This will surely be called an important book. Ohlson conveys her information in the lively manner of writers such as Michel Pollan and Rowan Jacobsen, making complicated ideas easily accessible to the reader, so that we see the ground at our feet not as dead dirt but rather as, in her words, a "coral reef" teeming with life, a 'massive biological machine' on which the health of our species depends. We're lucky to have this account. (Michael Ruhlman, author of The Soul of a Chef)
On the long list of things we have to do to fight climate change, learning to pay attention to soil again is near the top. It's not just dirt, it's not just something that holds plants upright--as this book points out, it's pretty damned vital. (Bill McKibben, author of Earth: Making a Life on a Tough New Planet)
I was barely a dozen pages into The Soil Will Save Us when I felt the ground shifting under my feet--the literal ground, as in the composition of the rich humus of old-growth forests compared to the exhausted, scorched, and ruined ancient fields of global farming--and the psychic ground…. This is a remarkable book, which tells--with a light touch and a breezy, readable manner--a story of modern science of the most crucial importance. (Melissa Fay Greene, author of Praying for Sheetrock and There Is No Me Without You)
At last, soil has been included in the conversation about food. And you don't need a degree in soil sciences to see how the web of life below the surface that infuses soil--is soil--is strongly affected by the various webs of life that occur aboveground, for better and worse. . . . This book is eminently readable, well-researched, and important."--Deborah Madison, author of The New Vegetarian Cooking for Everyone "The Soil Will Save Us is a convincing argument that those of us who care about the environment have to start from the ground up--that is, if we are going to give a better world to our grandchildren, we're going to have to develop a deep interest in dirt. Fortunately, all you need to become fascinated by dirt is a book like this, which reveals just how intricate and important it is. (Nathanael Johnson, author of All Natural)
The author has a clear storytelling style, which comes in handy when drawing this head-turning portrait of lowly dirt. But dirt--or soil, if you prefer--takes on character in Ohlson's hands, and readers will soon become invested in its well-being, for soil is a planetary balancer, and from its goodness comes the food we eat....Ohlson ably delineates this promising situation: Vital soil may well help address climate change, but it absolutely will provide for "more productive farms, cleaner waterways, and overall healthier landscapes. (KIRKUS REVIEWS)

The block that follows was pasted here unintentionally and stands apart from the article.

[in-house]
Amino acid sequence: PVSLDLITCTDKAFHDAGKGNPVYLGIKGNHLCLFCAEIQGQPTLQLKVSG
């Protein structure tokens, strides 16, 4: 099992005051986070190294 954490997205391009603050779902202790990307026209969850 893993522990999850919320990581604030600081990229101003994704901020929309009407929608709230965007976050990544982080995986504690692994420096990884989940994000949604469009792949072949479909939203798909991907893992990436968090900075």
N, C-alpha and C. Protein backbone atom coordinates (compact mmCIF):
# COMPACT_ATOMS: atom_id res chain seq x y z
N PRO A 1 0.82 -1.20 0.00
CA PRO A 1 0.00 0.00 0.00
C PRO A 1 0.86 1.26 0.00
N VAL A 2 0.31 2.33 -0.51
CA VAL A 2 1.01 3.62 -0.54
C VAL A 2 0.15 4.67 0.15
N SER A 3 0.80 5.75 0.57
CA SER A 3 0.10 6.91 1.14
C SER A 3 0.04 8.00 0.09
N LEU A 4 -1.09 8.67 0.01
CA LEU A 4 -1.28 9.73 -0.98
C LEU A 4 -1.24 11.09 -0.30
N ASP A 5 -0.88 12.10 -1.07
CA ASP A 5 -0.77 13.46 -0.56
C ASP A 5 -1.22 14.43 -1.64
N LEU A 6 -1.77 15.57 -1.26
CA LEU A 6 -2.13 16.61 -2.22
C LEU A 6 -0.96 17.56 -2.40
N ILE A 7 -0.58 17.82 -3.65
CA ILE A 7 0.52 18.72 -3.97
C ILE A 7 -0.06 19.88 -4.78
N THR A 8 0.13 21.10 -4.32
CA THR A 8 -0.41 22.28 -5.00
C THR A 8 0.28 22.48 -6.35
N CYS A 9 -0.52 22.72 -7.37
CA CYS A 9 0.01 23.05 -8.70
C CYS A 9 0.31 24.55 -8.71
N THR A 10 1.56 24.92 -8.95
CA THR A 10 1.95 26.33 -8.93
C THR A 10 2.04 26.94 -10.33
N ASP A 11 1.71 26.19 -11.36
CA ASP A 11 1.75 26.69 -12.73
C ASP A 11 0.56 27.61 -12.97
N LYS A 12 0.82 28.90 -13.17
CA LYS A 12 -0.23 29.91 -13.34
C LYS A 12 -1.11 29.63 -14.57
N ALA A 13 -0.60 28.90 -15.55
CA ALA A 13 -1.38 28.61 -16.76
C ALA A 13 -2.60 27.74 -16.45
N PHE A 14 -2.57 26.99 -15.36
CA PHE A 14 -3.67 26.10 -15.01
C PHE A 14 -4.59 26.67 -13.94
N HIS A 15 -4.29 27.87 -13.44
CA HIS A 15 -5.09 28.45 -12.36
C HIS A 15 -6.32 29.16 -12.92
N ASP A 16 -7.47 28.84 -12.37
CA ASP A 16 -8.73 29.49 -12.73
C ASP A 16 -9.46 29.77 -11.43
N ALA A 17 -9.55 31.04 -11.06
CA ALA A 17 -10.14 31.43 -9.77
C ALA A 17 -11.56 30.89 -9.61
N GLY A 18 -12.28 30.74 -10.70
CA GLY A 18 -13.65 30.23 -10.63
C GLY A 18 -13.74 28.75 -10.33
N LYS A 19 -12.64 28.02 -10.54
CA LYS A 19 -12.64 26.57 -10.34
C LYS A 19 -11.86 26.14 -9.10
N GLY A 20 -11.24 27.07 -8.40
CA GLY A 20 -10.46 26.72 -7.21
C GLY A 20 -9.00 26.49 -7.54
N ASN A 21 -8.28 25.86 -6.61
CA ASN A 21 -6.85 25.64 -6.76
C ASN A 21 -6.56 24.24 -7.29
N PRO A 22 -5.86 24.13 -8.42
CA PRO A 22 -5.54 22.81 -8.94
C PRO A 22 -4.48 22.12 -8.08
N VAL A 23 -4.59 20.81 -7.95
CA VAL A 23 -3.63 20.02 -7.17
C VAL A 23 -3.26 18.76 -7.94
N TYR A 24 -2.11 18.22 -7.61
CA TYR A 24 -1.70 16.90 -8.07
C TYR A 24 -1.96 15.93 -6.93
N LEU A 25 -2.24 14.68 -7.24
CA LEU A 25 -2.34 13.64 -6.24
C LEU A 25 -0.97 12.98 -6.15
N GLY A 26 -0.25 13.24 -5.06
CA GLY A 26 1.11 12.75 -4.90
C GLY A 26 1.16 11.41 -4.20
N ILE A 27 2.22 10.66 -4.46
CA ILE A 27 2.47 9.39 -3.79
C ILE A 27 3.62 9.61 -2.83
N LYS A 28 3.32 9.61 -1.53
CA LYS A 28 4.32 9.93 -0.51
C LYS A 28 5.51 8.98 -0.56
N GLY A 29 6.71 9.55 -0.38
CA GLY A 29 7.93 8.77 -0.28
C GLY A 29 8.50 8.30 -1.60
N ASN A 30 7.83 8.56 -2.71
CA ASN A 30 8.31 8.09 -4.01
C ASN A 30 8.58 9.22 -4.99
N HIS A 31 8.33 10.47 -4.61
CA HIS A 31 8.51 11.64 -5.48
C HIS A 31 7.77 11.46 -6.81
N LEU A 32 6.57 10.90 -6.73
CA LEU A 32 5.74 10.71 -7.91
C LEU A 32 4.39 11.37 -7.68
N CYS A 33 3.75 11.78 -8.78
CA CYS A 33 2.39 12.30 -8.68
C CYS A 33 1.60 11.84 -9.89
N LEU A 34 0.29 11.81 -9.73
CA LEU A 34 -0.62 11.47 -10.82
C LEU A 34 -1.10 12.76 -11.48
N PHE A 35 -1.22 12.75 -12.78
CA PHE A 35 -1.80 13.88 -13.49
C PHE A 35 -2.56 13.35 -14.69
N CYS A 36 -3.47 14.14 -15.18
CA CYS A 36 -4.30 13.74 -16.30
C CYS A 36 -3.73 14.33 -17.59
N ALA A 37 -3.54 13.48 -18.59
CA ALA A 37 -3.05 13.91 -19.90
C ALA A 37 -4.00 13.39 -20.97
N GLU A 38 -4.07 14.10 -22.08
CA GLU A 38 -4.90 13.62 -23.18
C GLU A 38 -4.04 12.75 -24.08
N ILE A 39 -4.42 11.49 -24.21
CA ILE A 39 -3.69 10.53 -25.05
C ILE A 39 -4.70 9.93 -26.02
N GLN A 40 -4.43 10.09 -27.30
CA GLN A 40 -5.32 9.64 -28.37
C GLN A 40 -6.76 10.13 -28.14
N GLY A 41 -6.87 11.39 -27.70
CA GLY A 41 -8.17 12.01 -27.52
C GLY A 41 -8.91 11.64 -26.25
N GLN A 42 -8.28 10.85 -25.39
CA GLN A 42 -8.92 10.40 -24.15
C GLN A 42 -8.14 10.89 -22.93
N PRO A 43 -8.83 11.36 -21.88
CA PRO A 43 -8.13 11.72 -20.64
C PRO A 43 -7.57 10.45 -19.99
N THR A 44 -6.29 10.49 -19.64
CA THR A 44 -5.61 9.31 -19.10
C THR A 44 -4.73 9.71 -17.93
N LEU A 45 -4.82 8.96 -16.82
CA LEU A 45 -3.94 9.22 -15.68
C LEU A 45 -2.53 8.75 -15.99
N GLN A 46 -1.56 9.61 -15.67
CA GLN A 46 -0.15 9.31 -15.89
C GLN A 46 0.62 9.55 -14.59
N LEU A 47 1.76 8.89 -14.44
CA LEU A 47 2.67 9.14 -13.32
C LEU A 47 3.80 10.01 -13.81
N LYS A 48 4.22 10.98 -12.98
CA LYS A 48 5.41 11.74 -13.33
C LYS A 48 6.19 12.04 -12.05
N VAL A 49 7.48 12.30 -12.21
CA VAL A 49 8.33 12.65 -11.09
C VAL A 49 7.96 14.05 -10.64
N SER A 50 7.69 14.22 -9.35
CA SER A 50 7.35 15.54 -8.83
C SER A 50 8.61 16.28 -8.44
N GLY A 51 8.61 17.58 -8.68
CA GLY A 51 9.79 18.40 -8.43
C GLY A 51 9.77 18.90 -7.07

Kristin Ohlson's examination of how farming and forestry techniques might mitigate, if not resolve, global warming. We generally think of climate change as a story of sky -- of emitted gases, of atmospheric carbon levels, of storms. Author Kristin Ohlson would like to direct our gaze earthward, to take a long, hard look at the dirt beneath our feet. We may have overlooked a solution there...This is a hopeful book and a necessary one. The Soil Will Save Us is not the last word on this subject but is a fast-paced and entertaining shot across the bow of mainstream thinking about land use. May a million new farms bloom. (The Los Angeles Times)
Kristin Ohlson is a writer based in Portland, OR. Her work has appeared in the New York Times, Christian Science Monitor, Salon, Discover, and elsewhere. Her article about burning coal mines was collected in Best American Science Writing 2011. She is also the author of Stalking the Divine, which won the American Society of Journalists and Authors' 2004 Best Nonfiction Book award, and coauthor of New York Times bestseller Kabul Beauty School.
Great book for gaining a better understanding of how the current agriculture practices contribute greatly to global warming, and how carbon sequestration through better soil... Read morePublished 2 days ago by Reader
A great survey of the developments in soil science and how it affects us all!Published 4 days ago by Victoria810
I love gardening but I also love science and want to know why we do what we do. This book tells you what to do and why. Read morePublished 10 days ago by Annetta K. Wolfe
The book makes a few unsupported assertions implying that good soil will absorb enough CO2 to save the planet.. Read morePublished 1 month ago by lumion
An excellent intro to soil science. She dumbs it down a little too much for my taste, but I understand that she's trying to reach the widest audience possible.Published 2 months ago by Lindsay T.
Intriguing ideas, but short on the economics and practicality. For instance, in the corn belt, where farmers are putting more of their crops to corn without rotating into plants... Read morePublished 3 months ago by Jeremy Freeman
You have to read this book it totally changed the way I look at the world and garden. Life changing!Published 3 months ago by Jai
Brings to light vital information about soil and basic agriculture that's been virtually lost in the era of chemical/industrial farming. Read morePublished 3 months ago by Daniel Hemesath